Sunday, September 04, 2011

Warm Weather Handguns Part III--Bersa Thunder Concealed Carry

Why the Bersa .380?  In a world where Kel-Tec, Ruger, Taurus, Diamondback, Magnum Research, et al were all in a race to produce .25 caliber sized .380's why would I be interested in carrying a larger .380 pistol?  Because I didn't shoot the micro pistols well, that's why.  Now, I realize the P3AT, LCP, and DB .380 are extremely close quarter pistols but, if I have the option, I don't want to wait until a committed attacker is at a polite conversational distance before I give him a reason (or 7 or 8) to change his intention.  

In fairness to the aforementioned and very well designed micro pistols I was pretty fair with the first shot but invariably I could not squeeze off a follow-up round because the small pistol had squirmed way out of place in my hands and would be pointing about 70 degrees to the left of my original point of aim.  I am certainly not of the mind that one .380 round is going to stop a dedicated assailant. 

Now my first choice for a larger .380 would normally be the Walther PPK.  Besides the James Bond coolness factor I have found that they are extremely accurate and completely reliable.  There are those who claim that the newly manufactured models made by Smith & Wesson are trash but that has not been my experience and I have owned 2 of the S & W made PPKs.  However, as much as I wanted a PPK I did not have a large enough pile of cash lying around for one.   

The Thunder has gained a strong online following with very good reviews and, at the time, were going for about $290.00.  When I made the rounds of the gun shops I found that not only was the Thunder available but a newer model, the Thunder CC (for Concealed Carry) was also in plentiful supply.  The Thunder CC is slightly smaller than the Original Thunder as it is .6" shorter in length, .16" shorter in height, and .23" slimmer.  All squared edges have been filed off and the pistol has a more rounded shape.

When I first viewed it I thought it was probably about the size of a Walther PP.  And a comparison of the Thunder CC and Walther PP find that the Thunder is .7" shorter, .24" taller, .13" slimmer, and 7.1 oz. lighter that the Walther PP.  In fact the CC is favorable in size to the Walther PPK and the Smith & Wesson J-frame revolver.  The width of the Bersa CC is very comparable with other pistols designed for concealed carry.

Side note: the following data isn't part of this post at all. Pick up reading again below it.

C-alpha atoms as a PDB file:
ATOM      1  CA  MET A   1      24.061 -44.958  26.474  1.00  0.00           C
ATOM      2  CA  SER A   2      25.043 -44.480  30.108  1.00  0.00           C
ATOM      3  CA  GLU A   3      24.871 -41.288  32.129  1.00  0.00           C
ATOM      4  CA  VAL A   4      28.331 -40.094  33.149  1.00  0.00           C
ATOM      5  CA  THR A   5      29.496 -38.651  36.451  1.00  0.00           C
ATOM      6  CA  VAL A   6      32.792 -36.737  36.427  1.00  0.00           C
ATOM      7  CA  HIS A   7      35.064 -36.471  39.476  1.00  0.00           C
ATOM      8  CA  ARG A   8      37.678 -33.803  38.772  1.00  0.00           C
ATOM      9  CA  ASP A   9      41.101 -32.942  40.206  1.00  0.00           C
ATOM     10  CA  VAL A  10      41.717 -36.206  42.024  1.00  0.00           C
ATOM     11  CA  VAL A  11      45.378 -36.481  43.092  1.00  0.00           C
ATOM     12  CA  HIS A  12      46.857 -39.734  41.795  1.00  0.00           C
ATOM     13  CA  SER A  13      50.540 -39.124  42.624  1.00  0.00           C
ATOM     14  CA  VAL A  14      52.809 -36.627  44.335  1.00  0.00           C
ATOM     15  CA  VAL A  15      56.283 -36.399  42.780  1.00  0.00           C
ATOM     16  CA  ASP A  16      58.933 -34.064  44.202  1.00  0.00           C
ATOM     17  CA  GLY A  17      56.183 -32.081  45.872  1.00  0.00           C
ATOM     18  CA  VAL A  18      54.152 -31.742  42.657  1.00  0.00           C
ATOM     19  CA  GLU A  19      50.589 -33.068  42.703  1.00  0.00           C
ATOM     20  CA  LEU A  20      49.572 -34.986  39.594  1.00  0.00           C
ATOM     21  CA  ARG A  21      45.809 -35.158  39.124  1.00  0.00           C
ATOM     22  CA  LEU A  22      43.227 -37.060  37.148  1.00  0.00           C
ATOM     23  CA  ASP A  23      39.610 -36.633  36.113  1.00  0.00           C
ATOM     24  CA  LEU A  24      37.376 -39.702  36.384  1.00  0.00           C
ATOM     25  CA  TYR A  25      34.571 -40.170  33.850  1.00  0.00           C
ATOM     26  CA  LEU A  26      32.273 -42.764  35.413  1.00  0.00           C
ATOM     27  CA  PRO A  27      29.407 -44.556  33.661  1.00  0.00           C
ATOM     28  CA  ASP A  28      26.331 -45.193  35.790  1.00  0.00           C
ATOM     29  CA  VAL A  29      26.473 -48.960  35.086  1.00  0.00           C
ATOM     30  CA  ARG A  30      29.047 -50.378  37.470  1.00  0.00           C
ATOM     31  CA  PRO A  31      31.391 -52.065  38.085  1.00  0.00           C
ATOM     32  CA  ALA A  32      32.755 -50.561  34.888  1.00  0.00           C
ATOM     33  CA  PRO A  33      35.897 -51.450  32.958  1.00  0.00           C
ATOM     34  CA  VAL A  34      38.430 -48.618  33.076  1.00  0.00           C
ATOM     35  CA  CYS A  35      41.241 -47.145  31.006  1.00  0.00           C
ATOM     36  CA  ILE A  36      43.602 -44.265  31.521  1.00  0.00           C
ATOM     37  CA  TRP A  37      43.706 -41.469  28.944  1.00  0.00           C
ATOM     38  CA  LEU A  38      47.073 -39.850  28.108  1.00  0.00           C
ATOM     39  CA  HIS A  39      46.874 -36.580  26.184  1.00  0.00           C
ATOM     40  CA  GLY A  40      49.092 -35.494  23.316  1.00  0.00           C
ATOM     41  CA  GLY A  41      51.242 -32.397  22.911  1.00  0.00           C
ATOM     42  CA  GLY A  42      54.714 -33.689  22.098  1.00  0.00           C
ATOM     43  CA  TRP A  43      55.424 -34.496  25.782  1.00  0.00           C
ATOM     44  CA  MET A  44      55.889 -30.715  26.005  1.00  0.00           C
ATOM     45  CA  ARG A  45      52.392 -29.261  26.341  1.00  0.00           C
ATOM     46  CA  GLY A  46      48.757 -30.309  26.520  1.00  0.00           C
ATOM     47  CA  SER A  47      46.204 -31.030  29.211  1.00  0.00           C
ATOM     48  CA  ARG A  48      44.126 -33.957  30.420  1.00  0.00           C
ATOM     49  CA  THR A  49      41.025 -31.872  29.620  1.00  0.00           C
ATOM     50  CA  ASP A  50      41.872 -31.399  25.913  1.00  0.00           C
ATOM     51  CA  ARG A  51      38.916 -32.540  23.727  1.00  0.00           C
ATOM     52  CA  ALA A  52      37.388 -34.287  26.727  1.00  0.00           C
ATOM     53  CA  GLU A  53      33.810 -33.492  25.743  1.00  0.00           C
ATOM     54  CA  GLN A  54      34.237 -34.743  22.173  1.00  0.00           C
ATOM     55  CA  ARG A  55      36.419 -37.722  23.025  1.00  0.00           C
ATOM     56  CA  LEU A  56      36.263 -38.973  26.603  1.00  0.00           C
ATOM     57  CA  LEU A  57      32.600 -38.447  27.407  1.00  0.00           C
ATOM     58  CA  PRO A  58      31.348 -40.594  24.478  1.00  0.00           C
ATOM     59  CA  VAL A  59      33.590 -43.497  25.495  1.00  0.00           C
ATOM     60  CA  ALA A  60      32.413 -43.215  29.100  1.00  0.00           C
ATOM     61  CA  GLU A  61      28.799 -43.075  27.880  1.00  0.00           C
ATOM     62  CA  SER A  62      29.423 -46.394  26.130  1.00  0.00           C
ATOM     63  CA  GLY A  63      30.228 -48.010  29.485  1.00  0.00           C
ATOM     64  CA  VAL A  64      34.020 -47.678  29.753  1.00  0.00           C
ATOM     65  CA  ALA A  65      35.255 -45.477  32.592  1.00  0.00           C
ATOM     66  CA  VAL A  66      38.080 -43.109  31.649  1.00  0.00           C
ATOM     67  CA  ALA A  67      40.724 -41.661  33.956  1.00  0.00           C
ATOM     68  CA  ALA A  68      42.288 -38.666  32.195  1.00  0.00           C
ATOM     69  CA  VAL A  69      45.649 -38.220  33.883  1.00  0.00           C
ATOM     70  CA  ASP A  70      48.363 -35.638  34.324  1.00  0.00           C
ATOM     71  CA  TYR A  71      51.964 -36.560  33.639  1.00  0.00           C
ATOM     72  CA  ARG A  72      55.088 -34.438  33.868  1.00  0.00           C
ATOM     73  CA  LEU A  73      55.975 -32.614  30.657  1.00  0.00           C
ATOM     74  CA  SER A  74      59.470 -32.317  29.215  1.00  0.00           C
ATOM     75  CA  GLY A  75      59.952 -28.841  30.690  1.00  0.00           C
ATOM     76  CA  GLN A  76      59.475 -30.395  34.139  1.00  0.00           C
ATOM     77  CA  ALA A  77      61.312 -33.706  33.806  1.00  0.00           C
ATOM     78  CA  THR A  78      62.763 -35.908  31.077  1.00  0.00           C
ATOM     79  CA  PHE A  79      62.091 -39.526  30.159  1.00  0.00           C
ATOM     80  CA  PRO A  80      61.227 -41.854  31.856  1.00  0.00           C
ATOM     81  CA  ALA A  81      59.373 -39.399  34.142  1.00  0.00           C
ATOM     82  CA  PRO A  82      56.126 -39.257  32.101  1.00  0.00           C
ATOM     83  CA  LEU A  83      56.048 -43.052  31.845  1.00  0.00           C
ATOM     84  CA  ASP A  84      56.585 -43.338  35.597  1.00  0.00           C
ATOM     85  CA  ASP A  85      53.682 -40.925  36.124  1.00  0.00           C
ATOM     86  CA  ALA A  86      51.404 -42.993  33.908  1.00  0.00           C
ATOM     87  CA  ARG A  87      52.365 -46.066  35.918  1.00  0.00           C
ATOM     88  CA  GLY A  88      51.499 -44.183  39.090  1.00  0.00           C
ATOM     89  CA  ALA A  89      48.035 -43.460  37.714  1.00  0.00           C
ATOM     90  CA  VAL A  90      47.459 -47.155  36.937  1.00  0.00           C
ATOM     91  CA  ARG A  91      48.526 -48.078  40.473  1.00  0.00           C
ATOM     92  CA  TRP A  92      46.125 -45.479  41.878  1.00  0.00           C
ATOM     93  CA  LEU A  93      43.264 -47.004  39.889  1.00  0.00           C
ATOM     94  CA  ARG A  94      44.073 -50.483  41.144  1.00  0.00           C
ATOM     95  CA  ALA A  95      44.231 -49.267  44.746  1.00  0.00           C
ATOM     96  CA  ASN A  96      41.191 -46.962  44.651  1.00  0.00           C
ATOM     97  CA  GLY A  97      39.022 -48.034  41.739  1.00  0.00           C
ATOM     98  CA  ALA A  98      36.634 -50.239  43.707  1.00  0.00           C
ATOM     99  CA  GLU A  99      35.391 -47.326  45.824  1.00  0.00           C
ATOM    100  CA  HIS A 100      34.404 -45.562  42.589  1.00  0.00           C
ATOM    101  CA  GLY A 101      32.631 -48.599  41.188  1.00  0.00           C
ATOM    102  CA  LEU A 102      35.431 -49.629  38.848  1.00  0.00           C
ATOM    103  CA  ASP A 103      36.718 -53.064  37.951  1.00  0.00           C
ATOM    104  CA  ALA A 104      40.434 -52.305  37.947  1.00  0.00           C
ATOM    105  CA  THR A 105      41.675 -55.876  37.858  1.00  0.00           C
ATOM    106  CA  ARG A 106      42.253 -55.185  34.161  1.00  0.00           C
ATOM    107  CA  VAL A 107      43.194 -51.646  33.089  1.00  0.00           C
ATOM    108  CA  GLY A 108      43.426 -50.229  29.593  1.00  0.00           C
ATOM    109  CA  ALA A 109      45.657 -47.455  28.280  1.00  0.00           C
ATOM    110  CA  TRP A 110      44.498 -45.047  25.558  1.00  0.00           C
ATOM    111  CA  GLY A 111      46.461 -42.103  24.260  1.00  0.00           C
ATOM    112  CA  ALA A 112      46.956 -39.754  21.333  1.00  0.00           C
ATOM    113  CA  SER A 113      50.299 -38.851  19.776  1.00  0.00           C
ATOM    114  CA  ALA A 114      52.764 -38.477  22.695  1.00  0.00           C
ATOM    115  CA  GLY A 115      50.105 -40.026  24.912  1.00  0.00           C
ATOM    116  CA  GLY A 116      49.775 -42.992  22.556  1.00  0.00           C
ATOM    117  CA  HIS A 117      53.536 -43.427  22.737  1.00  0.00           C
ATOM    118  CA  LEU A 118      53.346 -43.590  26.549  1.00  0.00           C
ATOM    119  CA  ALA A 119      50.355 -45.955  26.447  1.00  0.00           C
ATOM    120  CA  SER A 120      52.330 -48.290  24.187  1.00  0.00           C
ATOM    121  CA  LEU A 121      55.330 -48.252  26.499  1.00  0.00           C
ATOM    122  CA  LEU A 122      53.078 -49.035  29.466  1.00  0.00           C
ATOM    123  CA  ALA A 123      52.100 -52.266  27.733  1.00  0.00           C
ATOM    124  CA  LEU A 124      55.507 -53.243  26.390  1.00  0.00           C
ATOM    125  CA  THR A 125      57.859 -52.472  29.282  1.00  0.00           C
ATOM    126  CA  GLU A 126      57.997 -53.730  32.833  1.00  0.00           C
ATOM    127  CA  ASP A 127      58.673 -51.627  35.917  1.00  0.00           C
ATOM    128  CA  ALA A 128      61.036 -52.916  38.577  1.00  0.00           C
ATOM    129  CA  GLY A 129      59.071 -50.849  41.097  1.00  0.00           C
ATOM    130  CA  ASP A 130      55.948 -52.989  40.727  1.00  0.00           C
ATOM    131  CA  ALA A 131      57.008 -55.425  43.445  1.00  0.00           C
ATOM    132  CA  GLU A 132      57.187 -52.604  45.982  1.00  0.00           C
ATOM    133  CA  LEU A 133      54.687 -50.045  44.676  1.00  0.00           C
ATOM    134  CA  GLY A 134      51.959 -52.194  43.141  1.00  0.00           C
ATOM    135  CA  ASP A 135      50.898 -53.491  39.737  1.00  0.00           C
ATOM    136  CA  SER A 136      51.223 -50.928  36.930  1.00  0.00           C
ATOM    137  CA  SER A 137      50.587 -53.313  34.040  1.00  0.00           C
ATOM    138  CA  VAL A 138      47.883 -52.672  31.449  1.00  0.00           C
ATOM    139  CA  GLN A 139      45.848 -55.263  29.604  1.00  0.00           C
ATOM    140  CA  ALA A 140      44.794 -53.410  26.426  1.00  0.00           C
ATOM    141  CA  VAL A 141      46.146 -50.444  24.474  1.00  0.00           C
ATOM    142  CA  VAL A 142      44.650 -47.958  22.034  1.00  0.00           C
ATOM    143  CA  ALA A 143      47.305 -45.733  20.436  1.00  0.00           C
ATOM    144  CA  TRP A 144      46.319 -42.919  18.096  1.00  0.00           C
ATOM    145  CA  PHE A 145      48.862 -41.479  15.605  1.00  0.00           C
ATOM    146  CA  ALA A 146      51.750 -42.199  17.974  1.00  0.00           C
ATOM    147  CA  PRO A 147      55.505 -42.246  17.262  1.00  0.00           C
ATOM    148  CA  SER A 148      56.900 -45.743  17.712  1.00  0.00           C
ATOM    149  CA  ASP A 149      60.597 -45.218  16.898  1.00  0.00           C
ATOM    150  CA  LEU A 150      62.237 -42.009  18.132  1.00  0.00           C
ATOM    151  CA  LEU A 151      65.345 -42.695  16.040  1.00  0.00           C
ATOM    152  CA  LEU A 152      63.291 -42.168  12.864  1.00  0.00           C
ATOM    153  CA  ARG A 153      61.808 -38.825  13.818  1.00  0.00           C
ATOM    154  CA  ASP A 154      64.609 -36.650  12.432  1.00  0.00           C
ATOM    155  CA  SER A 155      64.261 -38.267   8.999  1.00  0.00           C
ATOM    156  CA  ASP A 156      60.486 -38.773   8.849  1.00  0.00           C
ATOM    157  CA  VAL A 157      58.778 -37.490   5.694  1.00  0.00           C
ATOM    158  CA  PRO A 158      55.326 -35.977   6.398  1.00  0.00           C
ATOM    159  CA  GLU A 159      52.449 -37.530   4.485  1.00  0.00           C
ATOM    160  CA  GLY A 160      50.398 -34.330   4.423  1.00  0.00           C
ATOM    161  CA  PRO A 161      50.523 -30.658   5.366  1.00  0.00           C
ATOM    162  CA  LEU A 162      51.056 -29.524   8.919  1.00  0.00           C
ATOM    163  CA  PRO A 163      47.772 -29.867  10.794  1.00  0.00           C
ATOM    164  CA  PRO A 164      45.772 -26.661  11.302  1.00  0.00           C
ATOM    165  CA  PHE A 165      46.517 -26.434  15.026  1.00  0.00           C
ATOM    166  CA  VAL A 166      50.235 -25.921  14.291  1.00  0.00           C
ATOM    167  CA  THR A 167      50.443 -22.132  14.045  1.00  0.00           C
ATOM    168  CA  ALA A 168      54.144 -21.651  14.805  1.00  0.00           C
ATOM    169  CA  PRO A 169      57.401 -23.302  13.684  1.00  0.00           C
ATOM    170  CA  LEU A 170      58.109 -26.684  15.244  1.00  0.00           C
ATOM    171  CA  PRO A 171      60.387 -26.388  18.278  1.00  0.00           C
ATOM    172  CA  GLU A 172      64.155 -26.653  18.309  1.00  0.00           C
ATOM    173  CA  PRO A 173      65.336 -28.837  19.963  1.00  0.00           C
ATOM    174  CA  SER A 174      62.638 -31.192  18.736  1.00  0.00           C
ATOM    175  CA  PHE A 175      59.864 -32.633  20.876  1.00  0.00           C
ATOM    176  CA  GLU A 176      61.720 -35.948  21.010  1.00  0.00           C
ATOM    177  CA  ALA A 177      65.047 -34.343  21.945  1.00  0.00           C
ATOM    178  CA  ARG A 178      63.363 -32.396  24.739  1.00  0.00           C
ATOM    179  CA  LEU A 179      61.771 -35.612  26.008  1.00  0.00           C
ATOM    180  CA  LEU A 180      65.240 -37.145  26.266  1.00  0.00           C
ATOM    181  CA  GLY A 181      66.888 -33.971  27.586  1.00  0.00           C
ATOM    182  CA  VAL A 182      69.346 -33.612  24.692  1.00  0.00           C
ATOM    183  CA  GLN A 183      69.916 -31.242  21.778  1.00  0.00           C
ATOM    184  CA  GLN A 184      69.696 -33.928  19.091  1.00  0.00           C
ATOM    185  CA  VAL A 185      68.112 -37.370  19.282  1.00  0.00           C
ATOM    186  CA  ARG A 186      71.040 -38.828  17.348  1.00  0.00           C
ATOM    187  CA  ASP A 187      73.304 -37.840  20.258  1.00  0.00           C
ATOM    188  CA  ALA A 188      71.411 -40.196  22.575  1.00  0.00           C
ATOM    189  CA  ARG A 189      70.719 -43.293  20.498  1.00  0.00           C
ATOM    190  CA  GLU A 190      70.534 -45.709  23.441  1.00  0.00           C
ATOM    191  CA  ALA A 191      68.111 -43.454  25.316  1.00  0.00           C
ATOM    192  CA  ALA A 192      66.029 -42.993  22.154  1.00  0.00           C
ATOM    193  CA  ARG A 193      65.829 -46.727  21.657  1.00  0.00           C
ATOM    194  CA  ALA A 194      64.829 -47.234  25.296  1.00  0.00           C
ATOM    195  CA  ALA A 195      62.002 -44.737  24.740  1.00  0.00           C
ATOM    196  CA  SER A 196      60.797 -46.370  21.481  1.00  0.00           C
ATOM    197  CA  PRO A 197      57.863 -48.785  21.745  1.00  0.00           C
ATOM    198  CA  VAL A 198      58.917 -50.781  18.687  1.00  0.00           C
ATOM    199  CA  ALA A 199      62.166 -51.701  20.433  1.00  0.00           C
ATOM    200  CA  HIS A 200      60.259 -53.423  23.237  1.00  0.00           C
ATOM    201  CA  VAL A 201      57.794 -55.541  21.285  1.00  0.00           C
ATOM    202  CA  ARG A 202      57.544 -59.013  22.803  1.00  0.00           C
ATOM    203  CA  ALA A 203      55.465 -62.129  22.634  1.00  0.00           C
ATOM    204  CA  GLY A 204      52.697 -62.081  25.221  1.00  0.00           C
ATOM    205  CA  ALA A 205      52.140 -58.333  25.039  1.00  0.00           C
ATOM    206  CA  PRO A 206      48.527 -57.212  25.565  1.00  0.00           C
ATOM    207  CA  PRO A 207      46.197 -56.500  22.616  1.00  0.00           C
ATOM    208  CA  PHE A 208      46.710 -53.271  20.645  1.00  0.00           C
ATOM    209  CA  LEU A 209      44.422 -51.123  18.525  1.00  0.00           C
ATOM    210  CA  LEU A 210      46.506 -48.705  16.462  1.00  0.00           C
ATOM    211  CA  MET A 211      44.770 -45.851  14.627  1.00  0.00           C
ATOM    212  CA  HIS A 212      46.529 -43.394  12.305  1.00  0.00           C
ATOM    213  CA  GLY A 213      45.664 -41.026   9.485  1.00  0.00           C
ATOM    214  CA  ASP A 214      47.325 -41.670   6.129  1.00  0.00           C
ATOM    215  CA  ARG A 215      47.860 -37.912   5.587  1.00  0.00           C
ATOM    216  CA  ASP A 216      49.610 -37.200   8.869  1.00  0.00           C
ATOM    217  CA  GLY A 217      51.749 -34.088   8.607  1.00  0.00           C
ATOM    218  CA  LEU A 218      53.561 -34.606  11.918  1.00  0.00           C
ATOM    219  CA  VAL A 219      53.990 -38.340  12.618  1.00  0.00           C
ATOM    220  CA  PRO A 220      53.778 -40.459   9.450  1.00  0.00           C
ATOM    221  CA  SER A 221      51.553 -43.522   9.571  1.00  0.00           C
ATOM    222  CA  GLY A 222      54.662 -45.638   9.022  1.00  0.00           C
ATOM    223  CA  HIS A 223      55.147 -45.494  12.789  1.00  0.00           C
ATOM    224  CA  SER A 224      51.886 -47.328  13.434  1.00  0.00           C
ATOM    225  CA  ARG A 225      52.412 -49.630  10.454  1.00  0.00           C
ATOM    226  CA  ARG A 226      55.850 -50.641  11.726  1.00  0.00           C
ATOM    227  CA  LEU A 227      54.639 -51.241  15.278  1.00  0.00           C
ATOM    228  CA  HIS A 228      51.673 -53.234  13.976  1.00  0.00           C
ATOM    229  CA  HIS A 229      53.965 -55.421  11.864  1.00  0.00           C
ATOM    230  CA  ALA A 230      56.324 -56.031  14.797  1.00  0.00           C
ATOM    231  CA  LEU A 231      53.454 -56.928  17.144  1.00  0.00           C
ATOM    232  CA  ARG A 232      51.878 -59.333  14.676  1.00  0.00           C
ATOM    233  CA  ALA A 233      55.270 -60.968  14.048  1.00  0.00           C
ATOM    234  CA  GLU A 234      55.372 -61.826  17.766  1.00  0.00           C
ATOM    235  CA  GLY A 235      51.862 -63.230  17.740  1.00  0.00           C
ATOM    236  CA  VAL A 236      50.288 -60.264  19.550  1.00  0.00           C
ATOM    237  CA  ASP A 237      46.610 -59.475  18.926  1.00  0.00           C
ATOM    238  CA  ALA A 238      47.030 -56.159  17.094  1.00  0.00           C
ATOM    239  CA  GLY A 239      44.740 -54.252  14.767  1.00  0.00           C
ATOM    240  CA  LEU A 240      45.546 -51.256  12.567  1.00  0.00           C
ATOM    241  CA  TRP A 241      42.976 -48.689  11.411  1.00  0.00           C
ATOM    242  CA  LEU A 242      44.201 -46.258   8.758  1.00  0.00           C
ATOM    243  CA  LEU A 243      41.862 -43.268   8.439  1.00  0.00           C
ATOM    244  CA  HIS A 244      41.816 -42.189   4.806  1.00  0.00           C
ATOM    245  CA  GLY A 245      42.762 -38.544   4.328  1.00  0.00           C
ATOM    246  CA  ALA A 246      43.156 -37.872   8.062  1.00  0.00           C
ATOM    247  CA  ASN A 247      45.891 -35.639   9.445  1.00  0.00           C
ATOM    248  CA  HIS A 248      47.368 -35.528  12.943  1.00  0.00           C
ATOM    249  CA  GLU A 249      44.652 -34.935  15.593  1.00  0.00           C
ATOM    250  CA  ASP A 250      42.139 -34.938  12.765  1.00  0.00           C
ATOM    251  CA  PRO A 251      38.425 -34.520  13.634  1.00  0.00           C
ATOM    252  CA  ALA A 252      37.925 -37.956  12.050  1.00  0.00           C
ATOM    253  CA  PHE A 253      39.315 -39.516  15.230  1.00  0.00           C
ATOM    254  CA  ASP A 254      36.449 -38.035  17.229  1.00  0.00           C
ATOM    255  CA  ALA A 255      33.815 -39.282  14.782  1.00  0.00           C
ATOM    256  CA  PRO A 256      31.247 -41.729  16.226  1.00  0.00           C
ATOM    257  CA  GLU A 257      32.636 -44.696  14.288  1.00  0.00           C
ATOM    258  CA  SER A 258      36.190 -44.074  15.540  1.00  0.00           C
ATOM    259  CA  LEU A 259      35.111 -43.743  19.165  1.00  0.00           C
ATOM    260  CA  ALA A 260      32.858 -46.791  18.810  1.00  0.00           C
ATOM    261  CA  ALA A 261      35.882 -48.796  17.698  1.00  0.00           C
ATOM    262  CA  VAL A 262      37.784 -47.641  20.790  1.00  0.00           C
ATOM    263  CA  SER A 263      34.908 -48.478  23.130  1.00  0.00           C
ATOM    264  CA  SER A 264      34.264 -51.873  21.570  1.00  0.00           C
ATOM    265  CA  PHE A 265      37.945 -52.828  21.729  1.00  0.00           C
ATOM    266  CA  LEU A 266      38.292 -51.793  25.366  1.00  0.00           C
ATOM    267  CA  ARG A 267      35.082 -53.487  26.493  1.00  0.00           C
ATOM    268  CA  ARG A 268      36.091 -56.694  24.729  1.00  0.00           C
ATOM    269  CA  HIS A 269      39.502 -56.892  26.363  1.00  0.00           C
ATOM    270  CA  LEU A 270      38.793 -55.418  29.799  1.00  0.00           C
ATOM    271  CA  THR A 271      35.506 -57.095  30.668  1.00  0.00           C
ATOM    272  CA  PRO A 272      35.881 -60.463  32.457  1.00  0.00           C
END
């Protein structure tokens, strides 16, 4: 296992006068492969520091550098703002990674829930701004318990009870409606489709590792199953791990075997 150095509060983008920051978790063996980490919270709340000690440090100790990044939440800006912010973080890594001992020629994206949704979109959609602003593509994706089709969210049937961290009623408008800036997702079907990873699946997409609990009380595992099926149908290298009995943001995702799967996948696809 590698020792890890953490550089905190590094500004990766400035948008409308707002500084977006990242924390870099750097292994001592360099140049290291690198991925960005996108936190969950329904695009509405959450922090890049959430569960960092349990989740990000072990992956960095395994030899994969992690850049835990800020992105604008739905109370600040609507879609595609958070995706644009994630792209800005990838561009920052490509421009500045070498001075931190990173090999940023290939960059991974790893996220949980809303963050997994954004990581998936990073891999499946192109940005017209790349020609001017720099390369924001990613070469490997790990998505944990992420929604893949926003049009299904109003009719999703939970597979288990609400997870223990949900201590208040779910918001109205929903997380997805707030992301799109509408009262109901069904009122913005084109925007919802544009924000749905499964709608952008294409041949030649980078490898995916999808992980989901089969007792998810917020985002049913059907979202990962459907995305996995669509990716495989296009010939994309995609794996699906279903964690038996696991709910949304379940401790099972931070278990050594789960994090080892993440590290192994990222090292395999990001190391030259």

In fact the width of the Thunder CC makes it very concealable in a waist band holster such as the Remora.

The Thunder CC is a traditional Double Action/Single Action pistol where the first round has a long, but smooth, 7 pound pull and subsequent shots are fired in the single action mode as the slide recoil from the first shot has cocked the hammer.  The Single Action shots broke very cleanly at 4.5 pounds according to my Lyman digital trigger pull scale.   The Bersa CC has a decocking lever on the left side of the slide along with a visible loaded chamber indicator.

As happens all too frequently these days the Bersa Thunder CC only comes with one magazine.  The mag supplied has a flat base and holds 8 rounds however magazines for the original Thunder also fit the CC.  With the original Thunder magazines you give up one round and gain a finger extension.

One of the other things immediately noticeable about the Thunder CC are the abbreviated sights.
They have certainly been chopped down however, as you will see in the targets below they are very usable and are easy to pick up when the pistol is drawn and a shot must be taken in a hurry.  Of course I would like night sights but I cannot expect them on a $290.00 pistol.  

So, Let's See the Targets!

Distances with FMJ Range Ammo

21 feet:

31 Feet:

Defensive Rounds All Fired At 21 Feet

The Bersa Thunder CC .380 is a true Average Joe kind of firearm.  Well made, reliable, accurate, and doesn't cost an arm and a leg.  Average Joe recommends this pistol to anyone looking for a defensive handgun who is on a tight budget and can't handle the recoil of a .38 Special or 9mm round.  As always however, Average Joe recommends shooting one prior to buying if at all possible; either through a friend that has one or a range that has one for rent.  

1 comment:

dsmith512 said...

I highly recommend picking up a Bersa Thunder22. Same great balance and reliability as the Thunder380 but let you shoot cheap 22 ammo.